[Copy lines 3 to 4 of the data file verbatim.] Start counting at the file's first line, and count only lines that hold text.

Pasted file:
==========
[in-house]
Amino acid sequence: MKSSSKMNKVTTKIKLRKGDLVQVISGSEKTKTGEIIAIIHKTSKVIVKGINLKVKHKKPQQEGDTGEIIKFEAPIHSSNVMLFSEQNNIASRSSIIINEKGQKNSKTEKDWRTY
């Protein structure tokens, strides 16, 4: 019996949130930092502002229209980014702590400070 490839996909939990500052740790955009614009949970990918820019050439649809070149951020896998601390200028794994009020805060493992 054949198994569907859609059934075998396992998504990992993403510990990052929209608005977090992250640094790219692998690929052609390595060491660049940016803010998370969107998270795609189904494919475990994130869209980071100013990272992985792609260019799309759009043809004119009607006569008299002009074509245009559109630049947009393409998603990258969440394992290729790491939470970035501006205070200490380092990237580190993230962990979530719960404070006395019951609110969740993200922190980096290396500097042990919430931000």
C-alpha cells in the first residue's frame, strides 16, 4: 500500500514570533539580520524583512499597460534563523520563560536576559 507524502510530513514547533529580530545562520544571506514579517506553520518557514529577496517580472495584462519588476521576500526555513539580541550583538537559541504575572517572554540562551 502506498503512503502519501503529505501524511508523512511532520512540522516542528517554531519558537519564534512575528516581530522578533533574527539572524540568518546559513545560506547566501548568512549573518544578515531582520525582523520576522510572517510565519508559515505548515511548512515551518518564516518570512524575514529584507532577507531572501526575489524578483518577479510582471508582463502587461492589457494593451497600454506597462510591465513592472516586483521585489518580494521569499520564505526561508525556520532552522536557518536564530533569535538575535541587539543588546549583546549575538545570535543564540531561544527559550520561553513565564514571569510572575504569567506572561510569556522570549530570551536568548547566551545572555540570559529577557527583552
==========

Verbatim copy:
């Protein structure tokens, strides 16, 4: 019996949130930092502002229209980014702590400070 490839996909939990500052740790955009614009949970990918820019050439649809070149951020896998601390200028794994009020805060493992 054949198994569907859609059934075998396992998504990992993403510990990052929209608005977090992250640094790219692998690929052609390595060491660049940016803010998370969107998270795609189904494919475990994130869209980071100013990272992985792609260019799309759009043809004119009607006569008299002009074509245009559109630049947009393409998603990258969440394992290729790491939470970035501006205070200490380092990237580190993230962990979530719960404070006395019951609110969740993200922190980096290396500097042990919430931000």
C-alpha cells in the first residue's frame, strides 16, 4: 500500500514570533539580520524583512499597460534563523520563560536576559 507524502510530513514547533529580530545562520544571506514579517506553520518557514529577496517580472495584462519588476521576500526555513539580541550583538537559541504575572517572554540562551 502506498503512503502519501503529505501524511508523512511532520512540522516542528517554531519558537519564534512575528516581530522578533533574527539572524540568518546559513545560506547566501548568512549573518544578515531582520525582523520576522510572517510565519508559515505548515511548512515551518518564516518570512524575514529584507532577507531572501526575489524578483518577479510582471508582463502587461492589457494593451497600454506597462510591465513592472516586483521585489518580494521569499520564505526561508525556520532552522536557518536564530533569535538575535541587539543588546549583546549575538545570535543564540531561544527559550520561553513565564514571569510572575504569567506572561510569556522570549530570551536568548547566551545572555540570559529577557527583552